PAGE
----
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  • Rohit Musale, CFA

The 10 Reasons Not to Invest in Mutual Funds

If you have any kind of formal finance background, ideally, you are better off, not investing in a mutual fund.


Because, it doesn't take a genius or a high IQ, to pick investments on your own.


Mutual funds are a great product for beginners or non-finance people.


But not for you, if you understand the basics of money and capital markets.


Here are 10 reasons not to invest in a mutual fund:


1) They are middlemen


They will eat away at your overall annual returns.


Why would you give your money to someone else to manage, when you can do it on your own?


2) The fund manager's interests are not aligned with yours


What do you think the fund manager is more interested in?


Retaining his job as a fund manager?


Or trying his best to grow your wealth?


It doesn't matter if you make money or not.


The fund manager will get his salary.


The fund house will keep charging fund management fees on the assets under management.


3) Mutual funds are in the asset gathering business


There are a lot of money-management businesses in the world, that have deliberately chosen to remain small, in terms of assets under management.


They truly want to be in the asset management business.


They don't want to be in the asset gathering business.


Which business do you think, the mutual funds are in?


Asset management or asset gathering?


As I said earlier in one of my blog posts, 'If you do not understand the game, the game will be played on you.'


Always remember that statement.


'If you do not understand the game, the game will be played on you.'


4) Fund managers won't beat the market indices


In the short term, yes.


Some fund managers can show success.


However, over very long periods of time, the chances of the fund manager beating the market index, is very low.


There is a lot of research done on this.


Beating the index is a game, that is best played, by avoiding it altogether.


5) You have no control


You invest in a fund.


You check the portfolio holdings.


It has a company, that hasn't made a dime in the past 10 years.


Meaning, it has no ability to generate a free cash flow.


What can you do about it?


Can you call up the fund manager and say, 'Please remove this company from the portfolio.'?


You really can't do much about the situation, other than getting rid of your mutual fund units.


6) Your favorite manager calls it quits


You invest in a fund, because you like a particular fund manager.


What if he quits the company?


Are you going to sell your units?


Are you going to move your funds to where the fund manager is going next?


Wouldn't selling your units incur an unnecessary tax liability for you?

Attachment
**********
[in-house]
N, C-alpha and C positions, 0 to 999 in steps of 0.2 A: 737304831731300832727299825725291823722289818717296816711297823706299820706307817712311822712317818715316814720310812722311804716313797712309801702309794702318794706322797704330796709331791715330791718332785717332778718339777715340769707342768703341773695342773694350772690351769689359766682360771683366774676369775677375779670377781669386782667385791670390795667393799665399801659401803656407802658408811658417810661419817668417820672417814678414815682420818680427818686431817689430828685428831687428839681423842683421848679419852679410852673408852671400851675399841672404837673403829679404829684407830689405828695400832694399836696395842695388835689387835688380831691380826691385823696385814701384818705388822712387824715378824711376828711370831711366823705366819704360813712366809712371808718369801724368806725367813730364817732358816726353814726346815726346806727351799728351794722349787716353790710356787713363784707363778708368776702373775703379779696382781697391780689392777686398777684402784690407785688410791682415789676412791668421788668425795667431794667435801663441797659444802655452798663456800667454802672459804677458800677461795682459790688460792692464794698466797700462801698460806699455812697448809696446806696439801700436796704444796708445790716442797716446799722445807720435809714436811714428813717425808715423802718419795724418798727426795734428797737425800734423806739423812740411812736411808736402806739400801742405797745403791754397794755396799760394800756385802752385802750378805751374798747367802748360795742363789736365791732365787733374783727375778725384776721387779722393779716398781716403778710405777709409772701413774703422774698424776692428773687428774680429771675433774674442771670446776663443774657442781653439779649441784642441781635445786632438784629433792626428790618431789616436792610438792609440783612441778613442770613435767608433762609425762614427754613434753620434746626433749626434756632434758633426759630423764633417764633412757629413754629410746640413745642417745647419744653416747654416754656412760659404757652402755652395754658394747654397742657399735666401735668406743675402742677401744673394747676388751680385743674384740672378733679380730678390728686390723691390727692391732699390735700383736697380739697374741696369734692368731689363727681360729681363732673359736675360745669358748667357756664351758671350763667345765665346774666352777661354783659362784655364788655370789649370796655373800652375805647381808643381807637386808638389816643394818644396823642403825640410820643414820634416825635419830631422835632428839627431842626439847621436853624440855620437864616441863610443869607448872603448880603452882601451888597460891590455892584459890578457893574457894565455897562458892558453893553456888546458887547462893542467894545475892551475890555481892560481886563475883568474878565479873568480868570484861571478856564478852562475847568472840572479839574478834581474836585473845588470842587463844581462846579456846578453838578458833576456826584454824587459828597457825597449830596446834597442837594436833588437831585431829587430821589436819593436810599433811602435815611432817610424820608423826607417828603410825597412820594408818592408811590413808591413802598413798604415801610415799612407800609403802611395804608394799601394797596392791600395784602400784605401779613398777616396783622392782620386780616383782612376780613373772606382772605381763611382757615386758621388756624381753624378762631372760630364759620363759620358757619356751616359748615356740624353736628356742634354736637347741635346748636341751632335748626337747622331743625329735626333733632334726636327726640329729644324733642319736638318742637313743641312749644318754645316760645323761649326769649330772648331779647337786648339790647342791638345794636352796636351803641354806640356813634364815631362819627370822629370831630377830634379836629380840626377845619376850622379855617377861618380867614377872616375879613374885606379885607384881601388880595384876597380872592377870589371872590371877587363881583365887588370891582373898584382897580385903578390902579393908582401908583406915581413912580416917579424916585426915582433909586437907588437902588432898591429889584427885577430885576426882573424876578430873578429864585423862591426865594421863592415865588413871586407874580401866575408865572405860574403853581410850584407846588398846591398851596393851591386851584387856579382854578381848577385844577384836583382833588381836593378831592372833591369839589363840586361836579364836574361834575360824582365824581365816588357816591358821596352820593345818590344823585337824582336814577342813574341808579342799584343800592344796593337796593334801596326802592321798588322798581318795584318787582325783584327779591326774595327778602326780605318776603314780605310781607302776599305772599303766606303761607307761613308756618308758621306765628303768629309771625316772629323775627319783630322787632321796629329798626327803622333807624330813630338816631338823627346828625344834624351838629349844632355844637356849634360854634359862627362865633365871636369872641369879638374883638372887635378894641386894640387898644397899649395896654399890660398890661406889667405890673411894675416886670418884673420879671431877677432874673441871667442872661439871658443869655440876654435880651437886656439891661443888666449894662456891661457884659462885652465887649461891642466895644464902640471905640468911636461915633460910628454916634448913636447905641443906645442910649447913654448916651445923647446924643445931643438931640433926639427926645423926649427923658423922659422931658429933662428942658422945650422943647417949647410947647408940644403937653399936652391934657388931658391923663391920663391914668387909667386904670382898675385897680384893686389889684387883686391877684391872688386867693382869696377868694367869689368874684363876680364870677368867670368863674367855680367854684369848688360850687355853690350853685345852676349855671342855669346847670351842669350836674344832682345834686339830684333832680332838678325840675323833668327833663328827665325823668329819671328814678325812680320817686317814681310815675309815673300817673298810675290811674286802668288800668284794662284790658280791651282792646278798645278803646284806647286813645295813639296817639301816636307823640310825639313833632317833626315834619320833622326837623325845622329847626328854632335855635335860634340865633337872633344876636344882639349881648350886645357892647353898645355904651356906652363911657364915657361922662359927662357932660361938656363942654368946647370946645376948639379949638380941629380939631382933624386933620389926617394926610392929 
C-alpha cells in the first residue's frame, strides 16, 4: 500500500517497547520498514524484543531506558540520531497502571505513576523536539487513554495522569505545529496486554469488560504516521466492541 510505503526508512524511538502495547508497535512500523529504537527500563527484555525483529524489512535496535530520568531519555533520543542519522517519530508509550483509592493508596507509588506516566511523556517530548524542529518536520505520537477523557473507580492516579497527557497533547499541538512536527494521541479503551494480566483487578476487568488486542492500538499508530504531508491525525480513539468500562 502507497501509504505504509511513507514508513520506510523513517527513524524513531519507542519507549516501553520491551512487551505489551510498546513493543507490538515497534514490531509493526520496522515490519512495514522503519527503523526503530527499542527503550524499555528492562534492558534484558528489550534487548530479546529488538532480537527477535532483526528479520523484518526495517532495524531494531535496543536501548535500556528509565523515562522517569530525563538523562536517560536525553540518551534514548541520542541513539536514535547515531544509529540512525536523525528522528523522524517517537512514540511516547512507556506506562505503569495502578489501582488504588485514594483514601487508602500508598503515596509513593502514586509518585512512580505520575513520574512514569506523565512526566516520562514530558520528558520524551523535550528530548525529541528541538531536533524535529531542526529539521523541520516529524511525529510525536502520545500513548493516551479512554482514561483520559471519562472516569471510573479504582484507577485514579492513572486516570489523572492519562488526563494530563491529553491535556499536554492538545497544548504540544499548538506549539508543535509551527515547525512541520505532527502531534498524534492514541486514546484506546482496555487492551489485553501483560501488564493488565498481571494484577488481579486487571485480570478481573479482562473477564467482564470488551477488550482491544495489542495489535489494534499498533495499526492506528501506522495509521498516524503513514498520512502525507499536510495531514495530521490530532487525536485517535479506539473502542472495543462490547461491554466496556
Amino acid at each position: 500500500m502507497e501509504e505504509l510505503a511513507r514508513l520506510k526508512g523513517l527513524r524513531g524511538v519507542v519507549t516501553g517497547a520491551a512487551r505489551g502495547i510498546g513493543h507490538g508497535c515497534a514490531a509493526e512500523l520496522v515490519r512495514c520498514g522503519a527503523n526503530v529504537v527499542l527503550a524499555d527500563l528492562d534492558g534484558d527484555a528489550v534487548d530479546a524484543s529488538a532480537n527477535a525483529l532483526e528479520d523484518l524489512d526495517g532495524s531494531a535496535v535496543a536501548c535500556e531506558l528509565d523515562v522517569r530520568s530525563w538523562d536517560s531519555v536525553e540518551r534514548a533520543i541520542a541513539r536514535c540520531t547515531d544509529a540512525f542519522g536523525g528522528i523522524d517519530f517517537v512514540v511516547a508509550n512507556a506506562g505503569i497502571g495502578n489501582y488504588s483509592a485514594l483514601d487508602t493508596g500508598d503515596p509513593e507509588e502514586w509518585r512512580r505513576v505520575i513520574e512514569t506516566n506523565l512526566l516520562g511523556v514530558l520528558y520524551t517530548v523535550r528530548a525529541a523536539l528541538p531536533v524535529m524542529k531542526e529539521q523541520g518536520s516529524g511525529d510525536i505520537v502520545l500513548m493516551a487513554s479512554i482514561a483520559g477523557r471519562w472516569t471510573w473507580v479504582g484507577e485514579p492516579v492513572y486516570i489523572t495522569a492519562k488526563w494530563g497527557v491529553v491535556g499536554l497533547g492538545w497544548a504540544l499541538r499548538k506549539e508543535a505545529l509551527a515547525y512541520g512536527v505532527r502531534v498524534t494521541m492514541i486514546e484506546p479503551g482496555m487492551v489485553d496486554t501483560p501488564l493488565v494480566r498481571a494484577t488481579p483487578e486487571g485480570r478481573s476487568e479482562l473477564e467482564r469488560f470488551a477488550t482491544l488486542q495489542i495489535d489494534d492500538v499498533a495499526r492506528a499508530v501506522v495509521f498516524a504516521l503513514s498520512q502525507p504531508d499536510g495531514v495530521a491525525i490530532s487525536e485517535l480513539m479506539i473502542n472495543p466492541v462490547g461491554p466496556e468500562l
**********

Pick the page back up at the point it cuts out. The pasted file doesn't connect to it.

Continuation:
Why would you have to pay tax, just because your fund manager quit the company and is joining some other asset management business?


In such a scenario, to avoid paying taxes, you will have to settle for some other fund manager, whom you might not know that well.


7) The inability of mutual funds to sit on cash


Mutual funds cannot remain on cash for too long.


Eventually, they have to deploy the money as per their mandate.


Whereas you, on the other hand, can choose to sit on cash for years, until your favorite company reaches a reasonable valuation, where you now feel comfortable getting in.


That, by the way, is the method used by the most successful investors in the world.


They operate with extreme patience.


8) The fund manager cannot speak the truth


Imagine, the economy is crashing.


The central banks are raising rates.


Asset prices are under pressure.


Is the fund manager ever going to say, 'The market is going to fall in the coming years.'


If he does that, he will face redemptions in his fund.


So, even if the fund manager is super-bearish on the market, he can't speak his mind out.


9) Your fund manager cannot invest in almost any company


You, as an individual investor can invest in any company in the stock market that you want, be it a blue-chip company or a penny stock.


The fund manager can't do that.


He is supposed to follow a mandate.


Even if he likes a particular small cap company, he can't deploy funds there, since he has been given a mandate to invest only in large caps.


Yes, you can choose both a large cap and a small cap fund for your portfolio.


But that will force you to take an exposure to other small cap companies in the portfolio, which you may not want to invest in.


10) The fund manager cannot react quickly to bad news


You as an individual investor can simply choose to close all your positions and stay away from the market, if you predict something really bad happening in the future.


Your fund manager can't go to 100% cash in a single day.


The funds have to remain invested as per the mandate. As long as that is done, the fund manager's job is safe.


So, those were the 10 reasons I wanted to discuss.


Mind you, I am not saying, don't invest in mutual funds.


All I am saying is that, if you come from a formal finance background, and if you understand the game of money, you are better off, not outsourcing your money management to someone else.


Do it on your own.


You are likely to do well.


Because, you will have more flexibility.


Regards,


Rohit Musale, CFA


29 December 2022

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